Blinky Fish using an Arduino

Assembly instructions for an add-on board for the Arduino.


It has some LED’s and a button.

It connects to digital pins 9-13 and ground.  My hope is that this will be useful to people that want to play with writing code for the Arduino, but don’t want to build a little circuit every time they want to test something out.
Arduino Blinky Fish
I’m including all the files you would need to build your own.  I am also offering these for sale.  I figure this is the only real way to find out if this is useful to other people.

I have only a few boards right now, but they are not quite right.  I have included a hack towards the end of this instructable.

Here is a small web-store I’ve set-up.  The name is stupid, but easy to remember and spell.


Step 1: Parts

Here are the parts!

-PCB –
-3 – LED’s
-Push button
-Right angle header

Step 2: Tools

Tools –

-Soldering iron
-Cutters (?)

-The soldering is pretty easy, so I never had to use the flux pen.

– To make anything happen, you will also need an Arduiono 2009 and a computer with the Arduino IDE.

– I like to work on a white peice of paper, it keeps me from loosing parts.  It is also a good if you are taking photos.

Step 3: Build – Resistors

Resistors R2,R3, and R4 are all 330ohm resistors. (orange, orange, brown).

R1 is 1K (brown, black, red).

[NOTE: the resistors shown in the picture are the wrong values – sorry about that, I was distracted by taking the pictures.]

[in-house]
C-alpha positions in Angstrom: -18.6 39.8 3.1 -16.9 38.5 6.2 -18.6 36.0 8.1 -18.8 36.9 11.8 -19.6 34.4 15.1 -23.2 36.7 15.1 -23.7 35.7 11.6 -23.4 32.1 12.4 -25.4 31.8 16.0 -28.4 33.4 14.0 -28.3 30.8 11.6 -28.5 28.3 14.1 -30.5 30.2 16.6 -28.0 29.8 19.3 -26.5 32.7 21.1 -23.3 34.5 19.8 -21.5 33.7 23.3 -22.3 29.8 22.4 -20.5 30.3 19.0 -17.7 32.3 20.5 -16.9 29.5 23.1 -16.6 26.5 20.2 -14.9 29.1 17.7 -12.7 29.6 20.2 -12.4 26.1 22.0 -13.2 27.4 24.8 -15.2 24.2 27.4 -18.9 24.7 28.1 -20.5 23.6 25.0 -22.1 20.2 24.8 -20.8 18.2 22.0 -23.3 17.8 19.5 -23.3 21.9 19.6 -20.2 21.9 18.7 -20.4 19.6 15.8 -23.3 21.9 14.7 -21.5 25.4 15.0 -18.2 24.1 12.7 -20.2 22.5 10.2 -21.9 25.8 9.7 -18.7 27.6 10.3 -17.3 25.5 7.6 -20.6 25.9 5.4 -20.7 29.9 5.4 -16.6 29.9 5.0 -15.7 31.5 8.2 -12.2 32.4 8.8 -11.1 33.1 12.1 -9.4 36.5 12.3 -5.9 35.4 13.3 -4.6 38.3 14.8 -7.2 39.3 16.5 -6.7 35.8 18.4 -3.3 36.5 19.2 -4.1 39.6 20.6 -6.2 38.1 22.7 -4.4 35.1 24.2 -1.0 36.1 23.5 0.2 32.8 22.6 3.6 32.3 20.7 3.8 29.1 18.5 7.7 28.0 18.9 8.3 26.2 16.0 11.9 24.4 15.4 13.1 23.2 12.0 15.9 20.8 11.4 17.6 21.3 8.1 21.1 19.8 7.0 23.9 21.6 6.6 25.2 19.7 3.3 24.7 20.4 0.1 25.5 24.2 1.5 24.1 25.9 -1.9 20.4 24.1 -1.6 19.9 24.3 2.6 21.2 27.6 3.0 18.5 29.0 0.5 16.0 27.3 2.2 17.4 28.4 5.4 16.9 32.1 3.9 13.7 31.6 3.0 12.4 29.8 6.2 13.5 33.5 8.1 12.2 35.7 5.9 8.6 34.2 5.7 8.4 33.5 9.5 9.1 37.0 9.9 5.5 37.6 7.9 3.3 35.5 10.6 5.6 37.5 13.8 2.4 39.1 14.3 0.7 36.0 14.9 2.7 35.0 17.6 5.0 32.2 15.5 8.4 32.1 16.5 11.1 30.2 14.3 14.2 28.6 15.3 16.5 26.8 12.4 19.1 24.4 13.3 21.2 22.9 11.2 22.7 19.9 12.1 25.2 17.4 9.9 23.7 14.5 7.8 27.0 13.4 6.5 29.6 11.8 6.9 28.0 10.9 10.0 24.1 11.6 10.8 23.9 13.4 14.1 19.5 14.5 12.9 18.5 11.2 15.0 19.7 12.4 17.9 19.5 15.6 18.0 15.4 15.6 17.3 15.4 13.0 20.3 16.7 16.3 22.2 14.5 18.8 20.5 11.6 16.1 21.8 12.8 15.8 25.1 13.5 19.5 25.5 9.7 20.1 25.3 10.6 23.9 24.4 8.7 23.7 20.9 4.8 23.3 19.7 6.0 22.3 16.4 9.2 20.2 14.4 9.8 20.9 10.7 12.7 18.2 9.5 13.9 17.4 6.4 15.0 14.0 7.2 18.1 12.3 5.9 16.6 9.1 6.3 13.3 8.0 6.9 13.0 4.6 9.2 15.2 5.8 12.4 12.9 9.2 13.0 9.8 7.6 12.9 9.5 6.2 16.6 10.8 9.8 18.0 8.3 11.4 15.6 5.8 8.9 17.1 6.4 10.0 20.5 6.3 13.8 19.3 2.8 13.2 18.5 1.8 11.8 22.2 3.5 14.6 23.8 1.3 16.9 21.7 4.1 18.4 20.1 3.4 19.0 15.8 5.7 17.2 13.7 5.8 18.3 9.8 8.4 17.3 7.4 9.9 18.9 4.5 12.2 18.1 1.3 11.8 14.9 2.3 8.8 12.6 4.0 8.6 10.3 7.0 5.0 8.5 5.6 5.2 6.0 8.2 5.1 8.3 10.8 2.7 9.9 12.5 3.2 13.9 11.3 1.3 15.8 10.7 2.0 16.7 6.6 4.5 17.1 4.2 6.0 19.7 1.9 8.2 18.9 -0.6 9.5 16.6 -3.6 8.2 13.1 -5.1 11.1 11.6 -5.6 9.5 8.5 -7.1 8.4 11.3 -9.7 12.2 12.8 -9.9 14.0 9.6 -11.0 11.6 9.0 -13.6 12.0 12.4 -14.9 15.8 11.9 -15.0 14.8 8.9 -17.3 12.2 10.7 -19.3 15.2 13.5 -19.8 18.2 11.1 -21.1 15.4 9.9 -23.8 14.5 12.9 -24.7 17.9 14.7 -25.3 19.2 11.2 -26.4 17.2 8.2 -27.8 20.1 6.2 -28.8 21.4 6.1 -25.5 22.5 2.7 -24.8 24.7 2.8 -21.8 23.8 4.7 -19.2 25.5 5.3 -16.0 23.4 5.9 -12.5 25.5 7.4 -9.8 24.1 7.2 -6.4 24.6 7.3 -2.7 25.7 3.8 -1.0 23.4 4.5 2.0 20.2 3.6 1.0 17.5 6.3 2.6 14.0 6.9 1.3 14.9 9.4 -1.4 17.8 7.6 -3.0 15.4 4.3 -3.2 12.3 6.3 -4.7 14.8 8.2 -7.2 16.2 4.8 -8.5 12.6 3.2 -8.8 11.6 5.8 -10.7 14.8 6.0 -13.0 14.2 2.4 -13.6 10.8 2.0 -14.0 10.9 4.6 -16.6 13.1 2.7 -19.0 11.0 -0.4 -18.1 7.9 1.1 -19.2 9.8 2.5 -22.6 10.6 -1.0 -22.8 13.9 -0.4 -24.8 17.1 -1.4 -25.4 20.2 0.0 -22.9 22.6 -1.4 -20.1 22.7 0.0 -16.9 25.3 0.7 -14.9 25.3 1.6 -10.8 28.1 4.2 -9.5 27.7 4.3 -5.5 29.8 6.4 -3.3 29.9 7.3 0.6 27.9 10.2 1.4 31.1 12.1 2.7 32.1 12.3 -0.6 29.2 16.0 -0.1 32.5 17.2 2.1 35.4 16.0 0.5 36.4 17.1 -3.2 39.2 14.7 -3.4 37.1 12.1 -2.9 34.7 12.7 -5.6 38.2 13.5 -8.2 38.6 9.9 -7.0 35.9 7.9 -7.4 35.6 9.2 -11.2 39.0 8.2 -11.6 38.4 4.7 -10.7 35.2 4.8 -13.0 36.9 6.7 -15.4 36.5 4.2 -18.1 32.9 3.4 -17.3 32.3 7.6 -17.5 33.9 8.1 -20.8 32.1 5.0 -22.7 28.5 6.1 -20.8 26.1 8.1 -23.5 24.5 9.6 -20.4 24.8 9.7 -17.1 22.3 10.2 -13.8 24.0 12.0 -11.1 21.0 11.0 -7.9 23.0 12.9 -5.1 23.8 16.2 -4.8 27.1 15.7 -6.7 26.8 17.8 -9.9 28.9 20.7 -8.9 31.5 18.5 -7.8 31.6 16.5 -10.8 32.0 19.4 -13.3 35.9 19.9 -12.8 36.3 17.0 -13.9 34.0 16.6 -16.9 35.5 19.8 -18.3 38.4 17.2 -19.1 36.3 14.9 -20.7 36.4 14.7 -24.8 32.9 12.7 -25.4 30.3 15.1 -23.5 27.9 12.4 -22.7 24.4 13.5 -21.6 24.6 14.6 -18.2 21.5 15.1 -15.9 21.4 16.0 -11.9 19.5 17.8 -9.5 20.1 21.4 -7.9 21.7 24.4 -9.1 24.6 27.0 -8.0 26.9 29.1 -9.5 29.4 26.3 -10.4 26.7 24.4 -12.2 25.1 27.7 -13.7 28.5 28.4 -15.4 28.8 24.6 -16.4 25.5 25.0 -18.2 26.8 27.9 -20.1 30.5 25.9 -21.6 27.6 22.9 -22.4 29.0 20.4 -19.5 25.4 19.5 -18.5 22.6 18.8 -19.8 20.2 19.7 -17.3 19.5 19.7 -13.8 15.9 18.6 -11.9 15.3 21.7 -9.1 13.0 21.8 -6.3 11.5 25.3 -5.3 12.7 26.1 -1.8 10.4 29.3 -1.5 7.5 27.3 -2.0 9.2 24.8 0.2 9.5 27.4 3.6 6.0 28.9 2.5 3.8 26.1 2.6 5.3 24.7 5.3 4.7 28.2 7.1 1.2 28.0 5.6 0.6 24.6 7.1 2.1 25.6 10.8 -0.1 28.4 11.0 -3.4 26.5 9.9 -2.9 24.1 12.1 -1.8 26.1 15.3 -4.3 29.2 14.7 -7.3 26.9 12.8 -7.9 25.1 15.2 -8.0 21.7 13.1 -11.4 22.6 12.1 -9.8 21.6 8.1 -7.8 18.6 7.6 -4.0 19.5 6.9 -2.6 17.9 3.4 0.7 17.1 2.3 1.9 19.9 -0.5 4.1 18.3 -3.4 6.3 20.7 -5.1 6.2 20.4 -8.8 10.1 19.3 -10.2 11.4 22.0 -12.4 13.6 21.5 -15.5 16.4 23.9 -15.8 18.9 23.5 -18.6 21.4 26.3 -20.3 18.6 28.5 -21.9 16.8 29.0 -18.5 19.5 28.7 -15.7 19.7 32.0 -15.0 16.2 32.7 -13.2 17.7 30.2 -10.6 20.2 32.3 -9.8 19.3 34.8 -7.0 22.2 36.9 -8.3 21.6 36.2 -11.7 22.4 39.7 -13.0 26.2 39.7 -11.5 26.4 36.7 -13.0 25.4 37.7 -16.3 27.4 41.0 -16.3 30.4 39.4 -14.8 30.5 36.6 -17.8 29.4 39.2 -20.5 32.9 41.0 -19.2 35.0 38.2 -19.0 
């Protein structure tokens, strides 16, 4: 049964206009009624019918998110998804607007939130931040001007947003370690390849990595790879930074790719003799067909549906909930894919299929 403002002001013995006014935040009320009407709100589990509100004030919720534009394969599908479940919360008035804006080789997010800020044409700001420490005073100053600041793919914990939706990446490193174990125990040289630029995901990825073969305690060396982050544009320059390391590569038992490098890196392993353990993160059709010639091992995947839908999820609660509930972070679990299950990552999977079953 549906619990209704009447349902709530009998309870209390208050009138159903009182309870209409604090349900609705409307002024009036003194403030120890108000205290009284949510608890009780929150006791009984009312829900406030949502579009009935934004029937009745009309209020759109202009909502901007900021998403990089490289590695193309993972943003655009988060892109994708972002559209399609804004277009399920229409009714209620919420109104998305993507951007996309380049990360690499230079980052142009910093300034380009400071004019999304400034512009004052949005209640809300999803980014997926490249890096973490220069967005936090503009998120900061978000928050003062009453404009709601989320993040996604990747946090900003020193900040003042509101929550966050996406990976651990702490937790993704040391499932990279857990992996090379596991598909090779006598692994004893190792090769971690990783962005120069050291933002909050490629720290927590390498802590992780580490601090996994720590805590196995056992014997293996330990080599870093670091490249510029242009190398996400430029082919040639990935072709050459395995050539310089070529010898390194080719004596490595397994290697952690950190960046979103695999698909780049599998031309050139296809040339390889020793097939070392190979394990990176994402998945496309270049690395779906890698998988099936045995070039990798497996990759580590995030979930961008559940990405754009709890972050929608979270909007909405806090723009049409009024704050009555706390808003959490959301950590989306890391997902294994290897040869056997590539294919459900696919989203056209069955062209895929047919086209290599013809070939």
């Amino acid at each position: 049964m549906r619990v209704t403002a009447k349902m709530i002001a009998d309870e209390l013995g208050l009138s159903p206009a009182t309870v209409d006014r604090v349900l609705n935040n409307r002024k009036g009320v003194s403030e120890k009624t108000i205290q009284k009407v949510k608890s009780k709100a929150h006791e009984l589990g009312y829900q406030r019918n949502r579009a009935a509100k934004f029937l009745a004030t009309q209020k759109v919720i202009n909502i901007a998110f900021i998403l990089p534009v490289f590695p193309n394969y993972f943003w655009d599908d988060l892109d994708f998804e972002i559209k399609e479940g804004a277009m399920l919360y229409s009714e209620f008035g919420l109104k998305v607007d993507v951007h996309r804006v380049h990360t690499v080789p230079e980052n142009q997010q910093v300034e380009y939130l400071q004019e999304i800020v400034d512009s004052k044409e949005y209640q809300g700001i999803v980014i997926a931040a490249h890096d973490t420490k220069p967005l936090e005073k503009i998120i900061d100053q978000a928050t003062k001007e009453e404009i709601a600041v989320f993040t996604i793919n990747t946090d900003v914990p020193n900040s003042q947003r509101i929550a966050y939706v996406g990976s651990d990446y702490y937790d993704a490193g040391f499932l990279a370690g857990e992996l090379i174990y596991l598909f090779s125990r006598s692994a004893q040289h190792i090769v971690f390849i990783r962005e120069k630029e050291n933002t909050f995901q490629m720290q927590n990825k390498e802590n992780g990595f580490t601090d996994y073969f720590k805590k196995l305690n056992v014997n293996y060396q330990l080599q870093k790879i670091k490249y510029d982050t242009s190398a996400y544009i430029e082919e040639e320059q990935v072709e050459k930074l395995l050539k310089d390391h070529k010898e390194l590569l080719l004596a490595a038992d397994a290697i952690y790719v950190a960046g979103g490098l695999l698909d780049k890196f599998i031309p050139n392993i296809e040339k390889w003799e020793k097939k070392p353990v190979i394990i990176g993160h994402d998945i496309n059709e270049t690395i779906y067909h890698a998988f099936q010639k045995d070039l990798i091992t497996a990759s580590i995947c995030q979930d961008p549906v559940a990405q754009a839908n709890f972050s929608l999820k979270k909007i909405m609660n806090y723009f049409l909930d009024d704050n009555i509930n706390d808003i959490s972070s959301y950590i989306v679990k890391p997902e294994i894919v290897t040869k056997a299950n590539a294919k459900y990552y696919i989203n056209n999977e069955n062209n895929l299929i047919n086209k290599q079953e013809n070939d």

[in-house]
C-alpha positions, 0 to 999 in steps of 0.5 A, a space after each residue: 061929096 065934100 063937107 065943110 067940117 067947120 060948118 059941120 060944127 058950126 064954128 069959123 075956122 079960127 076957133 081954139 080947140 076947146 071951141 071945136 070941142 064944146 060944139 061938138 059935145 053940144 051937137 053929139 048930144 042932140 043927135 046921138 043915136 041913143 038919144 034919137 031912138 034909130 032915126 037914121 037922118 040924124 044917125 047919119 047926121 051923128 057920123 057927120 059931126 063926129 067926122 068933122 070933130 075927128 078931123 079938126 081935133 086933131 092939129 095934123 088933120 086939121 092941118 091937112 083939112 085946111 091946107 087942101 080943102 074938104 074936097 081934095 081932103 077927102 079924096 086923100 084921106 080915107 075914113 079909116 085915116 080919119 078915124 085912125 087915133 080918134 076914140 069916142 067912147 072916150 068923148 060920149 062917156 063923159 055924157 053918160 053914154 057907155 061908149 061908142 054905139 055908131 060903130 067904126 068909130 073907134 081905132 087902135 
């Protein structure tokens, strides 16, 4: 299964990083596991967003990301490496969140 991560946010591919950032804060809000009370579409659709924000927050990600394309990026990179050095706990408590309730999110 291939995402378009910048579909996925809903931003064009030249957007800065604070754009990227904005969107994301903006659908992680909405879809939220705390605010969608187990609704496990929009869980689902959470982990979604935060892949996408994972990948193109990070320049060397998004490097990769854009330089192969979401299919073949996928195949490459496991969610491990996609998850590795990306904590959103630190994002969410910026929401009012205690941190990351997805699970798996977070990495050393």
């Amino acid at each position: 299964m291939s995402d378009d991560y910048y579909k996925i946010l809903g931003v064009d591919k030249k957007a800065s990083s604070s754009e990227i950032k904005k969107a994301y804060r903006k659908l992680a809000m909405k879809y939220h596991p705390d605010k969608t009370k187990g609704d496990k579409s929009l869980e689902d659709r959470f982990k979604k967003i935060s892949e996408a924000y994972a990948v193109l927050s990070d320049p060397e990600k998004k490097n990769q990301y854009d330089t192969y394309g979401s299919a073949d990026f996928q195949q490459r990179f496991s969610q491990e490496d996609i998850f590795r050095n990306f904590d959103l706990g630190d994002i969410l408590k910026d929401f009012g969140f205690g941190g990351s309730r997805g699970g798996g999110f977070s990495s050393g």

Through hole components are pretty easy to solder.
Schematic Arduino Blinky Fish
Here are the steps:
-Find the right resistor
-Put the leads in the holes
-Bend the leads out so the part doesn’t fall out
-Flip the board over
-If the resistor falls out, but it back in
-Turn the soldering iron on and wait for it to warm up
-Put the soldering iron at the joint (between the lead and the silver circle)
-Wait a little bit
-Then touch the solder to the other side of the joint (away from the solder)
-Wait for the solder to melt and go all around the circle

-That is it!

If it doesn’t work (the resistor falls right out or something), then you can just do it again.

After you do the soldering, you just need to clip the leads off.  Diagonal cutters are best, but you can use nail clippers or scissors, or whatever.

Step 4: Build – LED’s

Now put on the LED’s

LED’s are one way, the short lead is negative.  This side of the LED is usually flat or notched or something like that.  On the PCB the flat side of the circle is for the negative lead.

The soldering is the same.

[box color=”#985D00″ bg=”#FFF8CB” font=”verdana” fontsize=”14 ” radius=”20 ” border=”#985D12″ float=”right” head=”Major Components in Project” headbg=”#FFEB70″ headcolor=”#985D00″]-PCB –
-3 – LED’s


For more detail: Blinky Fish using an Arduino

About The Author

Ibrar Ayyub

I am an experienced technical writer holding a Master's degree in computer science from BZU Multan, Pakistan University. With a background spanning various industries, particularly in home automation and engineering, I have honed my skills in crafting clear and concise content. Proficient in leveraging infographics and diagrams, I strive to simplify complex concepts for readers. My strength lies in thorough research and presenting information in a structured and logical format.

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